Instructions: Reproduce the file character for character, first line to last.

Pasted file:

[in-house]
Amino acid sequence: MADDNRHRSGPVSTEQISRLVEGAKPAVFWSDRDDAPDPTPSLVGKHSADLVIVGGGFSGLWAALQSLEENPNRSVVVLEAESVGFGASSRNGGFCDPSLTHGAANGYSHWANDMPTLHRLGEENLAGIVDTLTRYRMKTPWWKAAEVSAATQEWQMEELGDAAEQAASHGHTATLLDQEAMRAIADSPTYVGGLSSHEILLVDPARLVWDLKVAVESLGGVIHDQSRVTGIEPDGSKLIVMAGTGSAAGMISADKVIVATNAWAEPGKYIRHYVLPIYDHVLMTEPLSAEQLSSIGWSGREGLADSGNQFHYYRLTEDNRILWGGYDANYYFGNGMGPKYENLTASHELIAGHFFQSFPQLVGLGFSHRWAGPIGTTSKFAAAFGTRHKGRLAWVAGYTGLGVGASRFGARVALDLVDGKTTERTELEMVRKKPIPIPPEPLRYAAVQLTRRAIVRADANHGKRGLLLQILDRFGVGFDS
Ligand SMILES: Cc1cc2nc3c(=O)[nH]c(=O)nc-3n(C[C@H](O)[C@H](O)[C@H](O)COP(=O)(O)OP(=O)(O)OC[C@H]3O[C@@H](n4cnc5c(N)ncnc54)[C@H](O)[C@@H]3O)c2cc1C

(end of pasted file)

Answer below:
[in-house]
Amino acid sequence: MADDNRHRSGPVSTEQISRLVEGAKPAVFWSDRDDAPDPTPSLVGKHSADLVIVGGGFSGLWAALQSLEENPNRSVVVLEAESVGFGASSRNGGFCDPSLTHGAANGYSHWANDMPTLHRLGEENLAGIVDTLTRYRMKTPWWKAAEVSAATQEWQMEELGDAAEQAASHGHTATLLDQEAMRAIADSPTYVGGLSSHEILLVDPARLVWDLKVAVESLGGVIHDQSRVTGIEPDGSKLIVMAGTGSAAGMISADKVIVATNAWAEPGKYIRHYVLPIYDHVLMTEPLSAEQLSSIGWSGREGLADSGNQFHYYRLTEDNRILWGGYDANYYFGNGMGPKYENLTASHELIAGHFFQSFPQLVGLGFSHRWAGPIGTTSKFAAAFGTRHKGRLAWVAGYTGLGVGASRFGARVALDLVDGKTTERTELEMVRKKPIPIPPEPLRYAAVQLTRRAIVRADANHGKRGLLLQILDRFGVGFDS
Ligand SMILES: Cc1cc2nc3c(=O)[nH]c(=O)nc-3n(C[C@H](O)[C@H](O)[C@H](O)COP(=O)(O)OP(=O)(O)OC[C@H]3O[C@@H](n4cnc5c(N)ncnc54)[C@H](O)[C@@H]3O)c2cc1C